Classic economic theory tells us that immigration is bad for workers and good for bosses and landlords. The reason is the following: the immigrants compete in the labour market with the local workers.

This ultimately leads towages being lower than they would otherwise be. We see this happening on building sites all over the country every day. With immigrants making up close to 30 per cent of all workers in construction, competition is particularly acute in hard-hat land.

Obviously, anything that reduces the cost of labour means more money for the employer. So we can easily see how local workers suffer and local employers thrive. We have seen this pattern time and again all over the world.

On the other hand, the immigrants have to live somewhere. So they compete with the local workers in the housing market, driving up rents and ultimately house prices. Again, the local worker/renter suffers, but the local landlord makes more cash than he otherwise would get if the immigrants hadn’t arrived in the first place. So the local workers get shafted twice.

Economics also has something to say about the battle for other resources in the economy. Take, for example, schools.

The immigrants, by increasing the school-going population, put much bigger demands on the system than would otherwise be the case, leading to overcrowding, special teaching facilities and demands for more capacity. Obviously if the host country is receiving a tiny fraction of its overall population, these capacity issues are marginal.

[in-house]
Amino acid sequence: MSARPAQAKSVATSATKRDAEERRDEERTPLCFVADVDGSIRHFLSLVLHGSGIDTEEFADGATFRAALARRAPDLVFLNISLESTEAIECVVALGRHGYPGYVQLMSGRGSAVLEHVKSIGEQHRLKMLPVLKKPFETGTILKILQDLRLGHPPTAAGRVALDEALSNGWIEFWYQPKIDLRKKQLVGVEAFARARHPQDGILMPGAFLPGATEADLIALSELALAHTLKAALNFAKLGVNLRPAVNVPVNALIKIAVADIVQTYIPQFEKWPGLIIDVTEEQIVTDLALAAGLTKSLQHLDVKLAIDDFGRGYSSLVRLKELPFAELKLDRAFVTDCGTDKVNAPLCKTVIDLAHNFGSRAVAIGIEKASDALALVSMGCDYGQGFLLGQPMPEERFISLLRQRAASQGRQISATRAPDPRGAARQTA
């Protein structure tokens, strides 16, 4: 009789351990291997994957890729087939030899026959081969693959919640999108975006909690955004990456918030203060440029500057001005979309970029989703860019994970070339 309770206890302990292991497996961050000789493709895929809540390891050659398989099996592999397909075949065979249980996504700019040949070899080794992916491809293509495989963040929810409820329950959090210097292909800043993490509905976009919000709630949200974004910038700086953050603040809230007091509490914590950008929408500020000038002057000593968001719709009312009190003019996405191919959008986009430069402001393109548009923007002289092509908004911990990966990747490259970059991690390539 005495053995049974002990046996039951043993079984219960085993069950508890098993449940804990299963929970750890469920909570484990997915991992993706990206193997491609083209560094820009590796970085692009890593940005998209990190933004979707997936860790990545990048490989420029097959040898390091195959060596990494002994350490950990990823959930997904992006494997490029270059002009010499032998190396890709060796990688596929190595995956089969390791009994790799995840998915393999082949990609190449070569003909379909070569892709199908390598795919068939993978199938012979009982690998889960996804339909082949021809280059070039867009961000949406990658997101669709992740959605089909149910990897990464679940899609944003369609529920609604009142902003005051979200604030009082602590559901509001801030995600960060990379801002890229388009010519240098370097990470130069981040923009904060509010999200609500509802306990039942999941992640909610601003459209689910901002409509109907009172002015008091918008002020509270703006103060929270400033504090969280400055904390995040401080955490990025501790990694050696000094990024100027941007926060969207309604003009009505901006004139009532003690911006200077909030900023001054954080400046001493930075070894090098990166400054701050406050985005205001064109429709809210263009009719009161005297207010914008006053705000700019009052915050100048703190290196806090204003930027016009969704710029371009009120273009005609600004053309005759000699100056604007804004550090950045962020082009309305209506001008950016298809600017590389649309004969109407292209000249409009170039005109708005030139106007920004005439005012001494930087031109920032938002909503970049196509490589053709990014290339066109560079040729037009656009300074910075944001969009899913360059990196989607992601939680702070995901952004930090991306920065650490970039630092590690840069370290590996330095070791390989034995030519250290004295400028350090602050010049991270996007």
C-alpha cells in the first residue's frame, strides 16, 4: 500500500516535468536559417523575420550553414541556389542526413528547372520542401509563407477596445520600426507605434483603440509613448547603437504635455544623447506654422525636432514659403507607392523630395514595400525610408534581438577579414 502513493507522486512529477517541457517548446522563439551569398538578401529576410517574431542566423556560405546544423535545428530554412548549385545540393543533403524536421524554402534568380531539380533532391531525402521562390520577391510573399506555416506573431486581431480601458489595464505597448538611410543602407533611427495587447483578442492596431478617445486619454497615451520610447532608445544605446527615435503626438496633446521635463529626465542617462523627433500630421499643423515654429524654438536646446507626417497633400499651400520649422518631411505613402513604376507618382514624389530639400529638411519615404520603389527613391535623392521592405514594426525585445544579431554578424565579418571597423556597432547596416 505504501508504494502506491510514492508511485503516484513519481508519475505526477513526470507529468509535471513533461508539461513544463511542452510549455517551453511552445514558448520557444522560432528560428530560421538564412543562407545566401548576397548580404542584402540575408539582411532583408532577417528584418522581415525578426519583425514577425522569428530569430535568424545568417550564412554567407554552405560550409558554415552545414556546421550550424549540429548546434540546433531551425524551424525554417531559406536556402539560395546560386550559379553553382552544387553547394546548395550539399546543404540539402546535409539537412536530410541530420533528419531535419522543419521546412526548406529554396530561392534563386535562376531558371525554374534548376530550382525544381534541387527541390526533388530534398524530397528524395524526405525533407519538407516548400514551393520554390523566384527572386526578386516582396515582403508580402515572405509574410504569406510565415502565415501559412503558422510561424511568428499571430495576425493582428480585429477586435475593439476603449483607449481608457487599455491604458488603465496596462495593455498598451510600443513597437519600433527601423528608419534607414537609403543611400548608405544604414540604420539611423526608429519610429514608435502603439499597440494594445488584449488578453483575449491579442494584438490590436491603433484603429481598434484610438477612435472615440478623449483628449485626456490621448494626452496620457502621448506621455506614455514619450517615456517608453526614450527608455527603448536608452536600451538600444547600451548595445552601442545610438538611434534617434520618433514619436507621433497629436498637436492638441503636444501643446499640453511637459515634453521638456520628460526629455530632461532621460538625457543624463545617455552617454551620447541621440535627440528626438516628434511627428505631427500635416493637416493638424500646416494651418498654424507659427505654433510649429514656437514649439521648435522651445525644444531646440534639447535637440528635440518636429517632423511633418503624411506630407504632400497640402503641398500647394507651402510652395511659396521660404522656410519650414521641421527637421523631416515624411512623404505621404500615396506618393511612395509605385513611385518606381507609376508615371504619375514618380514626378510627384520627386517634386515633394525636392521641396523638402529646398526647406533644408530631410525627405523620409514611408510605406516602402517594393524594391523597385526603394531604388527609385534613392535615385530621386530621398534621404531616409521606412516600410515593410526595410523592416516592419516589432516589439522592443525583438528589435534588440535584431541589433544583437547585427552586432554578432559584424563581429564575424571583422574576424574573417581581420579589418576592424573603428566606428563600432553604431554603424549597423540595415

When, as is the case in Ireland, the population jumps by 10 per cent, it creates a logistical challenge.

Immigrants also pay taxes, generate ideas and jobs among themselves and in so doing pay for themselves. Most experiences of immigrant communities reveal that they are hungrier to progress and thus work harder than the locals. They are often more ambitious for their children and bring a drive and an energy to the society that has a positive impact.

But this doesn’t take away from the fact that there are winners and losers. The losers are usually local workers and the winners are normally the local bosses and landlords. Not surprisingly, therefore, views on immigration depend on who is articulating them and immigration policy will reflect the interests of those who are framing it.

An immigration policy made by landlords and developers would obviously seek to increase the number of immigrants to maximise rents and house prices. In contrast, an immigration policy written by bricklayers might want to restrict or reverse immigration altogether, so that the hourly wage for the brickie would rise, free from competition from thousands of Poles and Lithuanians on the site.

Maybe one of the reasons that we don’t have this type of clear thinking on the economic impacts of immigration is that the agenda, particularly in the media, is set by people whose livelihood will never be threatened by immigrants. As a result an ‘immigration is good’ bias emerges.

Typically, the journalists and academics who appear on the talk shows and write in the papers (including this scribbler) are unlikely to be usurped by an immigrant who can do the job cheaper in the next few years.

But the printer who prints the paper or the electrician who lights the TV studio might feel threatened and might have a different take on the issue.

In the years ahead, if we are to avoid the mistakes of other countries, we have to listen to all sides on immigration. Having listened, we then need to formulate an Irish solution to an Irish dilemma. Nobody else is going to do this for us.